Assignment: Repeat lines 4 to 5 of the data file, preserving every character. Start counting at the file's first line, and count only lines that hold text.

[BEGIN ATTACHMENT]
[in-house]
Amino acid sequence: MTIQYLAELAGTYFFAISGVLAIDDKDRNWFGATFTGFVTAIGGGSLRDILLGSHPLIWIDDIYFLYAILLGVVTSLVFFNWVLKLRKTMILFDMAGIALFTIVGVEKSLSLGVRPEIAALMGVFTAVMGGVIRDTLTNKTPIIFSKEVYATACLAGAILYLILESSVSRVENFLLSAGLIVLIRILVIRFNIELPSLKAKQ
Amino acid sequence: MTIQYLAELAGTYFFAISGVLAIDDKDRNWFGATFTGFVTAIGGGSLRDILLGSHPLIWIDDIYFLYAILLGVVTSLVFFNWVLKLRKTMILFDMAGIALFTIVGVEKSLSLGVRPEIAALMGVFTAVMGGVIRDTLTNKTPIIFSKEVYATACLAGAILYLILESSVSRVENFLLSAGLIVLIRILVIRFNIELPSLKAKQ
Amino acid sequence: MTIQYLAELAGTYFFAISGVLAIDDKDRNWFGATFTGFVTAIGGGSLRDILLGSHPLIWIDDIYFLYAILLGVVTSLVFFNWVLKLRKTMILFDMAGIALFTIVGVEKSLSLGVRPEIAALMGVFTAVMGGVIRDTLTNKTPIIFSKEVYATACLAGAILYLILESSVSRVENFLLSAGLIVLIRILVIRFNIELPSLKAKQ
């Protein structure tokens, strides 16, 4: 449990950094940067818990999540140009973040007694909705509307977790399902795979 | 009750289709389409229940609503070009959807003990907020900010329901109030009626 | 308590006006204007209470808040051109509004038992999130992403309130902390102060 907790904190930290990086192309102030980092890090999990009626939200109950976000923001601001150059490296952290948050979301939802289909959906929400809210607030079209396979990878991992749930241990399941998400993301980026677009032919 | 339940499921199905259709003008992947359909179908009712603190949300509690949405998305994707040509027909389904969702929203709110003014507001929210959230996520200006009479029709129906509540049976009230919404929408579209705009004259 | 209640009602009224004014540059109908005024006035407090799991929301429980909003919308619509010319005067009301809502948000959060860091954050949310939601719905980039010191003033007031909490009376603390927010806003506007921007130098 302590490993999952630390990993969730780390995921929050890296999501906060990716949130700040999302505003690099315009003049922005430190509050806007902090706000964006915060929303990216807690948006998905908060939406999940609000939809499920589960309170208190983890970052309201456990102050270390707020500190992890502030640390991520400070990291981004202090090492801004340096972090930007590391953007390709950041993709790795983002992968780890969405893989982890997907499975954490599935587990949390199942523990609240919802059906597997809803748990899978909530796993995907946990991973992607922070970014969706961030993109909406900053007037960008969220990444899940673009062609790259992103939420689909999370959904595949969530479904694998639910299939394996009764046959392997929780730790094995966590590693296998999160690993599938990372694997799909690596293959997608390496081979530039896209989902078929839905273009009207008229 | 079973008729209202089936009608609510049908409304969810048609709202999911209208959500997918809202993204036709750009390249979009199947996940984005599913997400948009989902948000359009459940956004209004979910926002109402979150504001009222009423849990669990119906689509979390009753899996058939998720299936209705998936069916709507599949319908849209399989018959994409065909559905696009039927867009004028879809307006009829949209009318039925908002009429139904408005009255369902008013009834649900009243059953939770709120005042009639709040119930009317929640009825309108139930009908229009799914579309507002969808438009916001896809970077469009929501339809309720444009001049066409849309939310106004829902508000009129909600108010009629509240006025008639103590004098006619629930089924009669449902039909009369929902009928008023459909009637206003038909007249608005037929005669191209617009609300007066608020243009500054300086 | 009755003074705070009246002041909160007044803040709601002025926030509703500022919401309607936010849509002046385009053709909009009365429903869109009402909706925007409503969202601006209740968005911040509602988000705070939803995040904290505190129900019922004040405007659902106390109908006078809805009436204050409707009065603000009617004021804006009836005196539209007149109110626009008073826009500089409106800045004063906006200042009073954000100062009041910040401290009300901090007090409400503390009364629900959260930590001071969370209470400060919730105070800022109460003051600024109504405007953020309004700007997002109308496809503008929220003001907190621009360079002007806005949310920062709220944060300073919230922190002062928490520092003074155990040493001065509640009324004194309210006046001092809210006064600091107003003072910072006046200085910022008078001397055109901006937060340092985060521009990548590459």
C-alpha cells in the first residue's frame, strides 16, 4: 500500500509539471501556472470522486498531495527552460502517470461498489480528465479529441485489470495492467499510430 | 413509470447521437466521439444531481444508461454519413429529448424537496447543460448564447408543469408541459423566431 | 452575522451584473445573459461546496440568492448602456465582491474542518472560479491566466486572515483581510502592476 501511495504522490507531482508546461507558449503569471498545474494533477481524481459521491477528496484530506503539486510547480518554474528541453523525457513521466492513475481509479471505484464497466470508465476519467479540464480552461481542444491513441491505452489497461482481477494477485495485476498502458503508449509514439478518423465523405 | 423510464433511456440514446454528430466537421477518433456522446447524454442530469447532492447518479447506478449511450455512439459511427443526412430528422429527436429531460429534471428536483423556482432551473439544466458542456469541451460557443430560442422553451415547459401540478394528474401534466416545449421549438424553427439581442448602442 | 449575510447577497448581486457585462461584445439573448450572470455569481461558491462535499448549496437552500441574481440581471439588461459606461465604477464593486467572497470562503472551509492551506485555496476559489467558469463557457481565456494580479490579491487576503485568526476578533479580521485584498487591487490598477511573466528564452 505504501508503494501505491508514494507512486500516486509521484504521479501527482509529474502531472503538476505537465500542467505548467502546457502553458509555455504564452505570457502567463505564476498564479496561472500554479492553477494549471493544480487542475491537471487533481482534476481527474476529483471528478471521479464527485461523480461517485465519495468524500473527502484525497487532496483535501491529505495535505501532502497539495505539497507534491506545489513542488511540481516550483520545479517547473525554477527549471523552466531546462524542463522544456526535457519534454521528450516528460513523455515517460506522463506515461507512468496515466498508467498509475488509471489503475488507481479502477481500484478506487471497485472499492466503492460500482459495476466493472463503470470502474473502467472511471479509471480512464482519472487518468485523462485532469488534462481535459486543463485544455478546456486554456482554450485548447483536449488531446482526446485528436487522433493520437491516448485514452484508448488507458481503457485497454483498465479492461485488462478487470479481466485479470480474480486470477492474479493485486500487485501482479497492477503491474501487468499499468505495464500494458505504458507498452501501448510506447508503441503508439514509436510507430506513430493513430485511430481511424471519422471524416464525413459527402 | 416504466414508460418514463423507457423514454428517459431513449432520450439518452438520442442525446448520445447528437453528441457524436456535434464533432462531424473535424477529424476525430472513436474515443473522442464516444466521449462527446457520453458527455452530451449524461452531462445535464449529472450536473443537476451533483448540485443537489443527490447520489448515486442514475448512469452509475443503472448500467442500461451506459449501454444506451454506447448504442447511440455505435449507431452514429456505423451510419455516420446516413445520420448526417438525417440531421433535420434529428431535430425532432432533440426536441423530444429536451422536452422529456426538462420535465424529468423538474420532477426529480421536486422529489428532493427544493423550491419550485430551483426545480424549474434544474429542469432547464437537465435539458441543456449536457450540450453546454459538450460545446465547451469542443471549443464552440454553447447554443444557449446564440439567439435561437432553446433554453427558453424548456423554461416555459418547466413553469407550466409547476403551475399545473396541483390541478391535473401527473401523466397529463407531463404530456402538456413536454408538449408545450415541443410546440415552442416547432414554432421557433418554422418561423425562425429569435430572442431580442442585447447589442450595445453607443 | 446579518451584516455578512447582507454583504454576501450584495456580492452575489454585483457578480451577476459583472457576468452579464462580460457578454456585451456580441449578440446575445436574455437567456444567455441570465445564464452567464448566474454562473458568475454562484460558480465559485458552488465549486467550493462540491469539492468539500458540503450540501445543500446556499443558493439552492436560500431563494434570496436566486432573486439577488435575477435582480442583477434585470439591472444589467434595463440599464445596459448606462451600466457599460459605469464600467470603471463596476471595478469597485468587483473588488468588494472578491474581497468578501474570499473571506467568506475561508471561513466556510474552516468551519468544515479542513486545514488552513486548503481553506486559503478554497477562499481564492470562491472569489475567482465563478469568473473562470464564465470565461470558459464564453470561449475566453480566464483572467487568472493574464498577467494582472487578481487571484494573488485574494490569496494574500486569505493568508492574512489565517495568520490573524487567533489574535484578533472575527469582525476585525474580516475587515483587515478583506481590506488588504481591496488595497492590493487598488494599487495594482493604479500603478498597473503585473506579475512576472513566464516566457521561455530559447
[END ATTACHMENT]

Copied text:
Amino acid sequence: MTIQYLAELAGTYFFAISGVLAIDDKDRNWFGATFTGFVTAIGGGSLRDILLGSHPLIWIDDIYFLYAILLGVVTSLVFFNWVLKLRKTMILFDMAGIALFTIVGVEKSLSLGVRPEIAALMGVFTAVMGGVIRDTLTNKTPIIFSKEVYATACLAGAILYLILESSVSRVENFLLSAGLIVLIRILVIRFNIELPSLKAKQ
């Protein structure tokens, strides 16, 4: 449990950094940067818990999540140009973040007694909705509307977790399902795979 | 009750289709389409229940609503070009959807003990907020900010329901109030009626 | 308590006006204007209470808040051109509004038992999130992403309130902390102060 907790904190930290990086192309102030980092890090999990009626939200109950976000923001601001150059490296952290948050979301939802289909959906929400809210607030079209396979990878991992749930241990399941998400993301980026677009032919 | 339940499921199905259709003008992947359909179908009712603190949300509690949405998305994707040509027909389904969702929203709110003014507001929210959230996520200006009479029709129906509540049976009230919404929408579209705009004259 | 209640009602009224004014540059109908005024006035407090799991929301429980909003919308619509010319005067009301809502948000959060860091954050949310939601719905980039010191003033007031909490009376603390927010806003506007921007130098 302590490993999952630390990993969730780390995921929050890296999501906060990716949130700040999302505003690099315009003049922005430190509050806007902090706000964006915060929303990216807690948006998905908060939406999940609000939809499920589960309170208190983890970052309201456990102050270390707020500190992890502030640390991520400070990291981004202090090492801004340096972090930007590391953007390709950041993709790795983002992968780890969405893989982890997907499975954490599935587990949390199942523990609240919802059906597997809803748990899978909530796993995907946990991973992607922070970014969706961030993109909406900053007037960008969220990444899940673009062609790259992103939420689909999370959904595949969530479904694998639910299939394996009764046959392997929780730790094995966590590693296998999160690993599938990372694997799909690596293959997608390496081979530039896209989902078929839905273009009207008229 | 079973008729209202089936009608609510049908409304969810048609709202999911209208959500997918809202993204036709750009390249979009199947996940984005599913997400948009989902948000359009459940956004209004979910926002109402979150504001009222009423849990669990119906689509979390009753899996058939998720299936209705998936069916709507599949319908849209399989018959994409065909559905696009039927867009004028879809307006009829949209009318039925908002009429139904408005009255369902008013009834649900009243059953939770709120005042009639709040119930009317929640009825309108139930009908229009799914579309507002969808438009916001896809970077469009929501339809309720444009001049066409849309939310106004829902508000009129909600108010009629509240006025008639103590004098006619629930089924009669449902039909009369929902009928008023459909009637206003038909007249608005037929005669191209617009609300007066608020243009500054300086 | 009755003074705070009246002041909160007044803040709601002025926030509703500022919401309607936010849509002046385009053709909009009365429903869109009402909706925007409503969202601006209740968005911040509602988000705070939803995040904290505190129900019922004040405007659902106390109908006078809805009436204050409707009065603000009617004021804006009836005196539209007149109110626009008073826009500089409106800045004063906006200042009073954000100062009041910040401290009300901090007090409400503390009364629900959260930590001071969370209470400060919730105070800022109460003051600024109504405007953020309004700007997002109308496809503008929220003001907190621009360079002007806005949310920062709220944060300073919230922190002062928490520092003074155990040493001065509640009324004194309210006046001092809210006064600091107003003072910072006046200085910022008078001397055109901006937060340092985060521009990548590459």